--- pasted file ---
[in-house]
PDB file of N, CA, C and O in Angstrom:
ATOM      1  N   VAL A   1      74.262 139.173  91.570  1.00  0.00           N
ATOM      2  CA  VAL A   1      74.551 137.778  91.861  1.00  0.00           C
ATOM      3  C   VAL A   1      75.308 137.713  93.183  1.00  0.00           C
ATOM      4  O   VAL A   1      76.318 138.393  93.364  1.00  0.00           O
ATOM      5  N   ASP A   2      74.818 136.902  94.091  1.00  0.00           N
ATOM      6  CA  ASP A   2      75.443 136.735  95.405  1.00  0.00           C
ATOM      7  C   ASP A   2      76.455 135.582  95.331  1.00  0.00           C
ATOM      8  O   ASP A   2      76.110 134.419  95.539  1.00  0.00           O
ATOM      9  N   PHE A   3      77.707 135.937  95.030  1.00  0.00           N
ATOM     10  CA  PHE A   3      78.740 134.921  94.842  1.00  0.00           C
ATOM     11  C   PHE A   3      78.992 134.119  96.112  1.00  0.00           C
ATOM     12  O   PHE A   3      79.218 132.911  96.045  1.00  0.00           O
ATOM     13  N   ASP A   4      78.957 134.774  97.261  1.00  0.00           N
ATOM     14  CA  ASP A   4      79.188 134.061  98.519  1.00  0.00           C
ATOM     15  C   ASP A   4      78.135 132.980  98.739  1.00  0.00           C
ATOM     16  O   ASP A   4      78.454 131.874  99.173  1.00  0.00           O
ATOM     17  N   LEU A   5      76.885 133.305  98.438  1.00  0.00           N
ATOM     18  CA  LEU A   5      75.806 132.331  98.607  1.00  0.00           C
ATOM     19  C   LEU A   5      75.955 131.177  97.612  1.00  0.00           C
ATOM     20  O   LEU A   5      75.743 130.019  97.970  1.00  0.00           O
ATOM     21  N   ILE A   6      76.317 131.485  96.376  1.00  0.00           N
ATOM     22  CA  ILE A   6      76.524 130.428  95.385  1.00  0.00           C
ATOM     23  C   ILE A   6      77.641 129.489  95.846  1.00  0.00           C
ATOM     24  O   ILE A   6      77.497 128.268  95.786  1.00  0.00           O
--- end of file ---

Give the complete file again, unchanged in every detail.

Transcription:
[in-house]
PDB file of N, CA, C and O in Angstrom:
ATOM      1  N   VAL A   1      74.262 139.173  91.570  1.00  0.00           N
ATOM      2  CA  VAL A   1      74.551 137.778  91.861  1.00  0.00           C
ATOM      3  C   VAL A   1      75.308 137.713  93.183  1.00  0.00           C
ATOM      4  O   VAL A   1      76.318 138.393  93.364  1.00  0.00           O
ATOM      5  N   ASP A   2      74.818 136.902  94.091  1.00  0.00           N
ATOM      6  CA  ASP A   2      75.443 136.735  95.405  1.00  0.00           C
ATOM      7  C   ASP A   2      76.455 135.582  95.331  1.00  0.00           C
ATOM      8  O   ASP A   2      76.110 134.419  95.539  1.00  0.00           O
ATOM      9  N   PHE A   3      77.707 135.937  95.030  1.00  0.00           N
ATOM     10  CA  PHE A   3      78.740 134.921  94.842  1.00  0.00           C
ATOM     11  C   PHE A   3      78.992 134.119  96.112  1.00  0.00           C
ATOM     12  O   PHE A   3      79.218 132.911  96.045  1.00  0.00           O
ATOM     13  N   ASP A   4      78.957 134.774  97.261  1.00  0.00           N
ATOM     14  CA  ASP A   4      79.188 134.061  98.519  1.00  0.00           C
ATOM     15  C   ASP A   4      78.135 132.980  98.739  1.00  0.00           C
ATOM     16  O   ASP A   4      78.454 131.874  99.173  1.00  0.00           O
ATOM     17  N   LEU A   5      76.885 133.305  98.438  1.00  0.00           N
ATOM     18  CA  LEU A   5      75.806 132.331  98.607  1.00  0.00           C
ATOM     19  C   LEU A   5      75.955 131.177  97.612  1.00  0.00           C
ATOM     20  O   LEU A   5      75.743 130.019  97.970  1.00  0.00           O
ATOM     21  N   ILE A   6      76.317 131.485  96.376  1.00  0.00           N
ATOM     22  CA  ILE A   6      76.524 130.428  95.385  1.00  0.00           C
ATOM     23  C   ILE A   6      77.641 129.489  95.846  1.00  0.00           C
ATOM     24  O   ILE A   6      77.497 128.268  95.786  1.00  0.00           O